CEI Stories

Serving & supporting small business owners just like you.


April 19, 2021

Common Wealth Poultry

Common Wealth Poultry is a small poultry processing facility, with three primary business lines: 1) commercial-scale processing of birds for New England farms, 2) USDA-labeled co-packing and 3) Common Wealth Poultry-branded products from throughout the northeast US. Although they are considered a “small” facility, they also happen to be the largest USDA inspected poultry facility in New England, filling a vital niche in the local food system.

Cameron DeLeone, Common Wealth’s Vice President, put it this way. “There is a lot of support for very small-scale agriculture in Maine. Everybody is thrilled to support farmers markets and other hyper local businesses, but as you move away from the seasonal products offered there, you see buying habits go very quickly from local production to the largest scale of commodity production without respect for provenance. There is a big gap, in my opinion, in terms of support for mid-size processors that contribute to local economy in important ways, provide opportunity to Mainers, and offer alternatives to commodity products from far out of state.”

Common Wealth is looking to fill that gap by being a resource for mid-size farms – bigger than the farmer with a dozen birds in his backyard, but smaller than the industrial-scale poultry farms that supply the national distributors. It’s an important niche, but one that is often ignored.

“There is a huge lack of focus on that level of the food infrastructure,” Cameron laments. “We’ve grown like crazy and we were producing far too many birds for the size of the facility we were in. We just built a new facility, and had to come up with $700,000 to cover equipment costs.”

The company struggled to get the financing they needed for the expansion. “It is very difficult to get traditional bank financing, so we ended up going through Farm Credit. It’s always this logistical nightmare to get money, even though we’ve been in business for 10 years and are showing clear growth every year.”

Common Wealth was a member of the Tastemakers program in 2019 and 2020, a partnership between CEI and FocusMaine to help established food and beverage companies with a commitment to local agricultural production, expand and improve production capacity, create jobs, and meet targeted growth goals by offering funding for tailored consulting and access to financial resources and investor networking opportunities.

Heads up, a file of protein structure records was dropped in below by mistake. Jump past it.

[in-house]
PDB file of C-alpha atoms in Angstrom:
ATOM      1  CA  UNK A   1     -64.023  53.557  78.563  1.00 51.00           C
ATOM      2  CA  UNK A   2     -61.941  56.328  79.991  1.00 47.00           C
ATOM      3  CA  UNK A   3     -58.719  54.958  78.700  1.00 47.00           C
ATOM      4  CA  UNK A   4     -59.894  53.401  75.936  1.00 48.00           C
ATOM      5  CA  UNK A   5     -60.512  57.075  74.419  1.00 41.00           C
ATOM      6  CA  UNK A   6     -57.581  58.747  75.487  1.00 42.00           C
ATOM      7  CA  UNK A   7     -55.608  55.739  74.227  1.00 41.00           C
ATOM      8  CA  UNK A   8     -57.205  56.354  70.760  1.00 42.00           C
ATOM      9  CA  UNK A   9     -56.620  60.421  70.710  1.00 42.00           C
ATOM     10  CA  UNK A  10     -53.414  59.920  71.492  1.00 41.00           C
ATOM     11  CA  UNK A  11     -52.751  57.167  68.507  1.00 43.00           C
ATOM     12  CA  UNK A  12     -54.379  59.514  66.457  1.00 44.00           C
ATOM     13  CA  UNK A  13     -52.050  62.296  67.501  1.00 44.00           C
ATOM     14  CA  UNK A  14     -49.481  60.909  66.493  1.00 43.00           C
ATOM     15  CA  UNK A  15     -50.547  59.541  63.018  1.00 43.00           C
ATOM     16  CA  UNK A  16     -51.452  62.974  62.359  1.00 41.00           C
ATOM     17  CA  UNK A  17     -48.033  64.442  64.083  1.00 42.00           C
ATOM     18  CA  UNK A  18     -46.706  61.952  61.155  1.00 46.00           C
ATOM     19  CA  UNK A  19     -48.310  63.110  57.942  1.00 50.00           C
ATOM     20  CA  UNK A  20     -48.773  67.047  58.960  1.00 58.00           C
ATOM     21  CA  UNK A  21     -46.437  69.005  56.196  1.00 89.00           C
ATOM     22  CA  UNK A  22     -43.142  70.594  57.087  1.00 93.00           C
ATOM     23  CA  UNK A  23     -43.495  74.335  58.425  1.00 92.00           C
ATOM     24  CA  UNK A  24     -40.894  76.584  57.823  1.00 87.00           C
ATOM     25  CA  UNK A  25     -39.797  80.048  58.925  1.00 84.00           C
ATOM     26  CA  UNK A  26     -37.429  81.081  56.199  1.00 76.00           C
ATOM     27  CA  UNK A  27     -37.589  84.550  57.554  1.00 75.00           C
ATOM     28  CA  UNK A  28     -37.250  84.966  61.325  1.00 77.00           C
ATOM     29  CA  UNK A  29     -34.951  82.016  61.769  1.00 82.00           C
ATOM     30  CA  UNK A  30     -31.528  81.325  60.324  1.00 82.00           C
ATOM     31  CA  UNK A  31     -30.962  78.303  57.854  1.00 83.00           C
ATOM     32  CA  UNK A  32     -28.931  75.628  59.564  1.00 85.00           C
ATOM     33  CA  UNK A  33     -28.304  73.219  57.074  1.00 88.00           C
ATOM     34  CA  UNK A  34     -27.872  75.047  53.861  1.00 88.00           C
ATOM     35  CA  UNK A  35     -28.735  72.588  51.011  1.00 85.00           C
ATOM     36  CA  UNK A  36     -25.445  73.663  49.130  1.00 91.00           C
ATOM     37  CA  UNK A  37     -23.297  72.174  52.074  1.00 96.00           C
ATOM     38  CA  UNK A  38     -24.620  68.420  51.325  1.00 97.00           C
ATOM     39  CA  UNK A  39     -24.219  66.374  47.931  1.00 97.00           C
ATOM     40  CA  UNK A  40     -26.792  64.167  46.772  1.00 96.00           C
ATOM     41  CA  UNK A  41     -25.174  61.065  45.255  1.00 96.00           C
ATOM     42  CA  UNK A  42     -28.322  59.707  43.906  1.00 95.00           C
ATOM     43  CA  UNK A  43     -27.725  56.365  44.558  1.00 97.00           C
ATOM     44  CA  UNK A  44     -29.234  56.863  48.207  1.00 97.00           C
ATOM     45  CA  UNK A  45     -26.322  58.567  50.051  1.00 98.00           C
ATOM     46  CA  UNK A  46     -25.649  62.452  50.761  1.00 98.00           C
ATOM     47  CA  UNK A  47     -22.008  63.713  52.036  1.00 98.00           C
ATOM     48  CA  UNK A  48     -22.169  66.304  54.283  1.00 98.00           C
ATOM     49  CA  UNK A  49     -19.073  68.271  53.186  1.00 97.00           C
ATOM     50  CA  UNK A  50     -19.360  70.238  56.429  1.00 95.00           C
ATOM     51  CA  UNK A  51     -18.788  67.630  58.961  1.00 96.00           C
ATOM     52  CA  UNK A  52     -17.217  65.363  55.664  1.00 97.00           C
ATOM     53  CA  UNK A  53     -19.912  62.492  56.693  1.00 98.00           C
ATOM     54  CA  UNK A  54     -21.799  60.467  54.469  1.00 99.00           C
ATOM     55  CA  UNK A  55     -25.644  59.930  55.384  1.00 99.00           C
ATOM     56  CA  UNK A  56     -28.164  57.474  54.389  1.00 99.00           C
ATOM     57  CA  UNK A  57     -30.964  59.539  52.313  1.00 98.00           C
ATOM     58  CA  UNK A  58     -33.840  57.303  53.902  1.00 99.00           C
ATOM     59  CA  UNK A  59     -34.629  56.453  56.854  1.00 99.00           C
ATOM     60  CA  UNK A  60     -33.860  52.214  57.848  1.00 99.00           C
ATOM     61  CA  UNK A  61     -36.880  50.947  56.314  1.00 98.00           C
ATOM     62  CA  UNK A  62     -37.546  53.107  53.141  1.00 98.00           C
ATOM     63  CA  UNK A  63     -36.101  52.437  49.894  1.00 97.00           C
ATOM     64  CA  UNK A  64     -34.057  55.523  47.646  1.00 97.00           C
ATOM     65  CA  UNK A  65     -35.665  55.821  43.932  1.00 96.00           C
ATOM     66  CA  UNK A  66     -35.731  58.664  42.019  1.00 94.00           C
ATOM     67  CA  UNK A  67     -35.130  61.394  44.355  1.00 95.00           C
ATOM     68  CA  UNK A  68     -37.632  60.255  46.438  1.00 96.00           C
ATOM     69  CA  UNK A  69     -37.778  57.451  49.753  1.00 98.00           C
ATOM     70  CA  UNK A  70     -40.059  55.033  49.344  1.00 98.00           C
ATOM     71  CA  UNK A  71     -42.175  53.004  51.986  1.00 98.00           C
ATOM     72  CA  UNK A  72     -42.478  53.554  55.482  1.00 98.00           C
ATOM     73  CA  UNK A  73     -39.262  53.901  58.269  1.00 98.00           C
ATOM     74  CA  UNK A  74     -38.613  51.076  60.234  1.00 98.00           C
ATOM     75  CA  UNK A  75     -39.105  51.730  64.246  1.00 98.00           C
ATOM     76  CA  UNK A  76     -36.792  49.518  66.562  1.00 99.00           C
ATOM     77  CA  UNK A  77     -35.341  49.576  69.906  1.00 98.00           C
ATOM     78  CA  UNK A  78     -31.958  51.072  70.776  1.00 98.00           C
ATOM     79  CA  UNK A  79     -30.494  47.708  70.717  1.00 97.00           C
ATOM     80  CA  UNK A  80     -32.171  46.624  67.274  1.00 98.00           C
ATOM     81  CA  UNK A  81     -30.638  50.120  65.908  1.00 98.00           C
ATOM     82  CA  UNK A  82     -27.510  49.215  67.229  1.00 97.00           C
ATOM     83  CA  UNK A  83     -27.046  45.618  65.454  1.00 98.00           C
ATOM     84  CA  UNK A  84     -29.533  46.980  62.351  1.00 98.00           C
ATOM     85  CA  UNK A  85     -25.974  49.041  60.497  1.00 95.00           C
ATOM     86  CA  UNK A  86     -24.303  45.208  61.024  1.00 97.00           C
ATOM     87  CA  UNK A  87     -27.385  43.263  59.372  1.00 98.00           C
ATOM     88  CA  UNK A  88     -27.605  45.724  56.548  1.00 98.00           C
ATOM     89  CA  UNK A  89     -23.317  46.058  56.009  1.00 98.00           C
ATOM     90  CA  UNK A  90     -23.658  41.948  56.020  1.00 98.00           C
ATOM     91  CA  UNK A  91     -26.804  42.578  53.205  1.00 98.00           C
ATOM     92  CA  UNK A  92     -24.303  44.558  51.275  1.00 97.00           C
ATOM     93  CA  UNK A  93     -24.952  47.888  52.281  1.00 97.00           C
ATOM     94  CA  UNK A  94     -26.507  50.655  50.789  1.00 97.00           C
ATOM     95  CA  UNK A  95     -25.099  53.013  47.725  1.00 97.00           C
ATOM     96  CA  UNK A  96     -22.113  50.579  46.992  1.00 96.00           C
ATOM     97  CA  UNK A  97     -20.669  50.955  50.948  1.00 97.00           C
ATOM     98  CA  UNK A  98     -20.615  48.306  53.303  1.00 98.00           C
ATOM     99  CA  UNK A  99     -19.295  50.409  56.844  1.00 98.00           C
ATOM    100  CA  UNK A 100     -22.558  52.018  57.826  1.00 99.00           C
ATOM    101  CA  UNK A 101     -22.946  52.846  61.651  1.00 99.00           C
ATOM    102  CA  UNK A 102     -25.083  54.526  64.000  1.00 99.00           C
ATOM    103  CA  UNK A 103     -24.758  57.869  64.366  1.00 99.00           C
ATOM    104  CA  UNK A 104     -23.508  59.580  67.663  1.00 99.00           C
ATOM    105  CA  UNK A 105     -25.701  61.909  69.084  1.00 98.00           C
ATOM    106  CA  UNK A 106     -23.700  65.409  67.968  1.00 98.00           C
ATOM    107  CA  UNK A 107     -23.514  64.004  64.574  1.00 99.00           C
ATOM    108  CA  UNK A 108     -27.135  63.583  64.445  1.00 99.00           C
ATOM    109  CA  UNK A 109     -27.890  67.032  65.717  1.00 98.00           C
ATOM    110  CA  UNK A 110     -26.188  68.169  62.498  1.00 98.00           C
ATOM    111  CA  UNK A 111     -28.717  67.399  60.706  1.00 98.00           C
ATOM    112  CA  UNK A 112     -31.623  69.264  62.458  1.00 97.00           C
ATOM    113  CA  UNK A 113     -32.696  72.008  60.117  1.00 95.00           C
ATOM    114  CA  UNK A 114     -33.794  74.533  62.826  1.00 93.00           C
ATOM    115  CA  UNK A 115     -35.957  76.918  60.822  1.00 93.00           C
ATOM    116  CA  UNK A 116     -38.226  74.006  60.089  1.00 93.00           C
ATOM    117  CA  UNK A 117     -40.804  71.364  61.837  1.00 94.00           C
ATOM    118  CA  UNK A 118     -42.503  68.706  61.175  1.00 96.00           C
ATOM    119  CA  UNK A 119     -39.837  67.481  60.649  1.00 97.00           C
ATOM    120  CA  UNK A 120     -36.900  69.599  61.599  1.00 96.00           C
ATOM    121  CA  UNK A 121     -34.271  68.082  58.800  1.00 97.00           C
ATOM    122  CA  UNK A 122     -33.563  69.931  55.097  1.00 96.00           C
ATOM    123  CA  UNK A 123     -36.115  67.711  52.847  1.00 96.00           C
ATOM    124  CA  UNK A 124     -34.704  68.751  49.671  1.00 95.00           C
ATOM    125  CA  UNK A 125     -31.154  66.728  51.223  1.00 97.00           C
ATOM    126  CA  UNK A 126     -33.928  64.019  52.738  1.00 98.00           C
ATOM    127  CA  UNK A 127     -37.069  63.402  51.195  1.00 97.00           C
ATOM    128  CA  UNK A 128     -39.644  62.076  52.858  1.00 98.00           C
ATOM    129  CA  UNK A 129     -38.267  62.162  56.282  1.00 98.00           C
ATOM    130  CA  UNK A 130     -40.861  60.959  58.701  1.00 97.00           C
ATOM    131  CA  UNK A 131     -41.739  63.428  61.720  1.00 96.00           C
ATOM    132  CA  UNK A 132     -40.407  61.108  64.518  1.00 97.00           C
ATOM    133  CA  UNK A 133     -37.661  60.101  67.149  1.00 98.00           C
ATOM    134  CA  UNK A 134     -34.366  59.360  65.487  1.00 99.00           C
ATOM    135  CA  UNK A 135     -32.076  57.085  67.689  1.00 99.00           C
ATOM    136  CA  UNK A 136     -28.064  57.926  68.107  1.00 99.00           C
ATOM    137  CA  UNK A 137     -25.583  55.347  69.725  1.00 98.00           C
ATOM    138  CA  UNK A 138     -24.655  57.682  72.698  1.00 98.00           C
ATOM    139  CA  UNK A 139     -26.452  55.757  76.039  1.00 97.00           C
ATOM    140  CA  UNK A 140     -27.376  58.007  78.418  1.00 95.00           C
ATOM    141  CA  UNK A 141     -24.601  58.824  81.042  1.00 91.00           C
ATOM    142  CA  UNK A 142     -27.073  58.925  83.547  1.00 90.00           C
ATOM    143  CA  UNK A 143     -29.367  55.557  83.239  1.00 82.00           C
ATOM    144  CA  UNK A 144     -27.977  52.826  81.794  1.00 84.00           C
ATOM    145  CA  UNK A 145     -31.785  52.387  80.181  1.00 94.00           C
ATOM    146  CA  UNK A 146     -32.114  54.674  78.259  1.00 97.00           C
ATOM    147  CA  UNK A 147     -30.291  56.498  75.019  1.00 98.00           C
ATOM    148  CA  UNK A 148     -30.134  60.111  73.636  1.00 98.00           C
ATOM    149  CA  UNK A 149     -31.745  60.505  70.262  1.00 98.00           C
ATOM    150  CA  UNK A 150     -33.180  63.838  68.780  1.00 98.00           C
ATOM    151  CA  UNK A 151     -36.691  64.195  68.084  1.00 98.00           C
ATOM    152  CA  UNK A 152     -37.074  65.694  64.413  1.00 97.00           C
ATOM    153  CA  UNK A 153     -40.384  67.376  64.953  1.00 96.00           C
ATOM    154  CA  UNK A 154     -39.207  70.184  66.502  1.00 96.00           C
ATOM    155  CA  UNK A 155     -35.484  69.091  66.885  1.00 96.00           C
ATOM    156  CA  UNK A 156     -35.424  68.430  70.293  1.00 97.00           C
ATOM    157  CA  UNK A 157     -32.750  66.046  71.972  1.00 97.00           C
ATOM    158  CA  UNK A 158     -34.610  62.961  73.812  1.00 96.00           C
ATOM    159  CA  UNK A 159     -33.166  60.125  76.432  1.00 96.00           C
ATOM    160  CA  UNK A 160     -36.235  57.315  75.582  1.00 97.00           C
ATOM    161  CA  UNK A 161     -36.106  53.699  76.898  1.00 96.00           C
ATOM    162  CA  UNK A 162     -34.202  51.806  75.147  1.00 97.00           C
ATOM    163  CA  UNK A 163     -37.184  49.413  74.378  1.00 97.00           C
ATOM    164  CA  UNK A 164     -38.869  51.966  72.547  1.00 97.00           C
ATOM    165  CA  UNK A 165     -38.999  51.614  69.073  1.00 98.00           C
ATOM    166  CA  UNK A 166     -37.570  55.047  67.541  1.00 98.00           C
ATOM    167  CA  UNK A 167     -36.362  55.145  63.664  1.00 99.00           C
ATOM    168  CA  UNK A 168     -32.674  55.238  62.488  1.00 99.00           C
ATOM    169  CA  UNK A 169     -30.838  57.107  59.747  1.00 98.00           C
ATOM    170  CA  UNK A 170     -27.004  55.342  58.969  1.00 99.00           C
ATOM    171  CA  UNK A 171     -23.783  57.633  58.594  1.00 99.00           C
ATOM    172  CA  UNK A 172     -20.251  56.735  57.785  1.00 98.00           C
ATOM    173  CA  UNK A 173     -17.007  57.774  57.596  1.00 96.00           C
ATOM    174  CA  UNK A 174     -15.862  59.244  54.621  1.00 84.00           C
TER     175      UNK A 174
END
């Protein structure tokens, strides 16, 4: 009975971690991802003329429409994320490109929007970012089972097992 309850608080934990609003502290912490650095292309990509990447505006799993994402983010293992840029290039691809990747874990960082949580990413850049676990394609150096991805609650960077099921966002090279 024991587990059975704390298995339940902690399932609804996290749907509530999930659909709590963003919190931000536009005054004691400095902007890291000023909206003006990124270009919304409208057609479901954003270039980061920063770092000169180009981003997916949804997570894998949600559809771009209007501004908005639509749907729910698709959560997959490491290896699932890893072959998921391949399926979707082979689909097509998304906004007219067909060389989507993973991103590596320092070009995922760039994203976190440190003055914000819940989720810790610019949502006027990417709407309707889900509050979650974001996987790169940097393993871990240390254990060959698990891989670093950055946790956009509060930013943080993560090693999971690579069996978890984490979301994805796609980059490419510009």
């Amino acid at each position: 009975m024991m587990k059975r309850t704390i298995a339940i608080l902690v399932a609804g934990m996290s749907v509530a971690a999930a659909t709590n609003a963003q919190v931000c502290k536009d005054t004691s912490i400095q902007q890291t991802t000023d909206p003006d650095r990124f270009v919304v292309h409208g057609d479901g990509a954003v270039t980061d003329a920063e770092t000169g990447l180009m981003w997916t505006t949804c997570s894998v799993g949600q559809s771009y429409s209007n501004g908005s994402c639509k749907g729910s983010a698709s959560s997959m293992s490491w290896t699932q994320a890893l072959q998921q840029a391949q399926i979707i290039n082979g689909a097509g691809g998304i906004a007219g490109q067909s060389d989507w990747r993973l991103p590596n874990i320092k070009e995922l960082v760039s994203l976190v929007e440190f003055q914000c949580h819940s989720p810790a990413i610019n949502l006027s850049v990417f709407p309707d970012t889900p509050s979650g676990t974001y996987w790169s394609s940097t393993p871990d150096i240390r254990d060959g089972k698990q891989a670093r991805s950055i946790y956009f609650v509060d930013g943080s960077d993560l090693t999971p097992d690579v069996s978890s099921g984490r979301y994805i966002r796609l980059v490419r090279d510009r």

As a participant in Tastemakers, Common Wealth received $20,000 to redesign/update and expand their processing lines to produce humanely, sustainably raised, premium chicken product. CEI contracted with key consultants – to provide guidance and expertise on equipment and financial services.

Cameron sees a clear role for the state to step in and support mid-scale processing. “It would be a great vote of confidence to see the state say “we are happy to nurture the small-scale, hyper-local agricultural industry, neighbors buying from neighbors, but we also want to support these businesses that have the potential to create a regional impact. The state ought to work to cultivate that, because these producers have the potential to attract talent to the region, and reinvigorate Maine’s agricultural and manufacturing tradition. It makes these places attractive to live because there are career opportunities.”

Job creation is key to Common Wealth’s business model – one of the company’s stated values is to empower the local community by creating opportunity and well-paying jobs. This is particularly true for Maine’s immigrant communities. Common Wealth’s job page is in four different languages, including Somali, Arabic and Swahili in addition to English, and all their chicken and duck meat is Halal guaranteed. Their commitment to diversity has made Common Wealth one of the largest employers of immigrants in Maine.

“In terms of values, we are really interested in helping people to find meaningful employment in a business where they can grow,” Cameron emphasized. “We pay well over the industry average, not only because we’re in a state with a high minimum wage, but because we promote people after they’ve been here for a while.”

Cameron isn’t shy about the challenges of the industry – “it’s dirty work and the hours are long” – but it’s important both for the employment opportunities and for its role in the regional food supply.

Photos by http://bluehorsephoto.com/



CEI’s Sustainable Agriculture and Food Systems Program supports an economically just and sustainable food system that creates quality jobs for a diverse workforce and builds wealth and resilience in rural communities. CEI offers free business advising, short & long-term financing and the Tastemakers Initiative, a targeted food and beverage producer accelerator in partnership with FocusMaine. Learn more at: https://www.ceimaine.org/advising/natural-resources/agriculture/

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